In subjects without genetic risk, NAFLD occurs because of high caloric intake; IR and excess energy intake favour hepatic fat accumulation and this is generally referred as ‘metabolic’ NAFLD (Figure 1). In ‘metabolic’ NAFLD, hepatic triglyceride (TG) accumulation is not due to impairment in either VLDL secretion or FFA oxidation that is even higher than in non-NAFLD , but is the consequence of the hepatic lipid overflow. Peripheral IR requires higher insulin secretion; lipolysis is not reduced despite high insulin levels rather the combination of high insulin and high lipids promotes hepatic FFA uptake and TG synthesis. Thus, in subjects with IR that consume excess calories, NAFLDs are more likely to develop and then progress in the disease. The impairment in insulin action at the level of the liver and adipose tissue is proportional to the amount of both hepatic and visceral fat [6–9].
Proposed mechanisms for the development of NAFLD: ‘genetic’ vs ‘metabolic’
The adipose tissue metabolism is crucial for the development of NAFLD [5,18]. It is now recognized that if the capacity of subcutaneous adipose tissue (the biggest fat depot) to expand is compromised, excess lipids are drifted towards visceral fat and organs such as the liver and pancreas where they are stored as ectopic fat [5,18] (Figure 1). The overfeeding studies showed that increased fat (mainly subcutaneous) and muscle IR are among the early effects of positive energy balance, while ectopic fat accumulation, as hepatic or visceral fat, occurs only later . For example Knudesen et al.  showed that 14 days of inactivity and overfeeding (+50%) decreased peripheral insulin sensitivity already at day 3 while body fat and visceral fat were increased significantly only after 14 days. Peterson et al.  have shown that a 40% overfeeding for 8 weeks decreased peripheral glucose disposal at low (10 mU/min m2) insulin infusion rates, in particular non-oxidative disposal rate, and although it increased body weight by 7.6 kg (of which +4.2 kg of body fat) there was no relevant change in hepatic fat (from 1.5 to 2.2% at the end of study) or visceral fat (from 0.58 to 0.94 kg). However, some patients may have both conditions (genetic + metabolic); in this case the genetic risk is synergistically increased by total adiposity and IR [12,17].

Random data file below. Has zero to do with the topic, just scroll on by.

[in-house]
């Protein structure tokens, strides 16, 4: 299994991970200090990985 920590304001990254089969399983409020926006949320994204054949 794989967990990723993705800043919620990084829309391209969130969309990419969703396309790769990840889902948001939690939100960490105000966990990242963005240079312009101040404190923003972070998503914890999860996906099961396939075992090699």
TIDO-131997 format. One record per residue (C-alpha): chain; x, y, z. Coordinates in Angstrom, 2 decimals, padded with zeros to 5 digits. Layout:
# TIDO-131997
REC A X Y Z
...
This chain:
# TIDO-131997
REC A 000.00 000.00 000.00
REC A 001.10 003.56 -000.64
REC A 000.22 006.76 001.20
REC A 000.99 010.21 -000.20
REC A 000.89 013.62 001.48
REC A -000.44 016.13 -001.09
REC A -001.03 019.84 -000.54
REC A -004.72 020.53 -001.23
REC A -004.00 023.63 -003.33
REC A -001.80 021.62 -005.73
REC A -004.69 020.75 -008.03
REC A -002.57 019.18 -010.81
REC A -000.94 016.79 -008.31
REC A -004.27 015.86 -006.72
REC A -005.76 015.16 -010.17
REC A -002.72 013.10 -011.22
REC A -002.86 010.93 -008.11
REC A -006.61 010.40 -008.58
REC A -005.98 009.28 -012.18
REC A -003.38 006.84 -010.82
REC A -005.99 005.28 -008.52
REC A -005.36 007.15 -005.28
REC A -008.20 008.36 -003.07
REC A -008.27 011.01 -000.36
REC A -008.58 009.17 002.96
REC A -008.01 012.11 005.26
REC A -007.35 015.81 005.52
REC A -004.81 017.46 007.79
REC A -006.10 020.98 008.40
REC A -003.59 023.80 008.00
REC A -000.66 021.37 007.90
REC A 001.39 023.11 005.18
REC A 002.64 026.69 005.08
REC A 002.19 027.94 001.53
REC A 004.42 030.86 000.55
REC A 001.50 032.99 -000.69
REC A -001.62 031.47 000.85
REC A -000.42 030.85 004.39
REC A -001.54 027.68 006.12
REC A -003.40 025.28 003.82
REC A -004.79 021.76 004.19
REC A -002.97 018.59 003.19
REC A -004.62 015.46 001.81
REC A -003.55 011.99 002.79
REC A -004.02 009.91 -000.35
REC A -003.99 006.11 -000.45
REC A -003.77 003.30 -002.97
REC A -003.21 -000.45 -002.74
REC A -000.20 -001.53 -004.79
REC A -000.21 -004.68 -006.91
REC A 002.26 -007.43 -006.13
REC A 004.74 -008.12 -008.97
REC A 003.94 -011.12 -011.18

FFA oxidation is also up-regulated in NAFLD, not only during fasting, but even during insulin infusion [7,8] when glucose is the predominant energy substrate . This reduced capacity to switch from fat to carbohydrate oxidation during insulin infusion is defined as ‘metabolic inflexibility’ and together with IR is a risk factor for the development of T2D . However, the reduced metabolic flexibility observed by Brouwers et al. in NAFLD-ND can be seen also as a protective mechanism against hepatic fatty acids overflow .
Although large prospective studies on this topic are still lacking, it seems that the majority of subjects with the ‘metabolic NAFLD’ tend to accumulate ‘toxic lipids’, are more insulin resistant and at increased risk of T2D than those with ‘genetic NAFLD’ [4,5] that on the other hand have a higher risk of severe liver disease .
In conclusion, the ‘metabolic’ and the ‘genetic’ NAFLD identify two different phenotypes: the former is associated with IR and reduced metabolic flexibility and many evidences indicate that IR may precede ‘metabolic’ NAFLD; ‘genetic’ NAFLD is not necessarily associated to IR or lipotoxicity, but the excess caloric intake and the increase in total fat synergistically increase the risk of progression of liver disease in ‘genetic’ NAFLD. We should probably distinguish a type 1 (genetic) vs type 2 (metabolic) NAFLD, the former related to genetic and the latter to metabolic alterations (Figure 1). At the moment there is no approved drug therapy for NAFLD, but the evaluation of the clinical phenotype should become an important step to develop the most effective way to treat these patients.
Amalia Gastaldelli is a member of the EPoS (Elucidating Pathways of Steatohepatitis) consortium, which is funded by the Horizon 2020 Framework Program of the European Union under Grant Agreement 634413.
The author declares that there are no competing interests associated with the manuscript.
chronic liver disease
de novo lipogenesis
endogenous glucose production
free fatty acids
non-alcoholic fatty liver disease
type 2 diabetes
very low density lipoproteins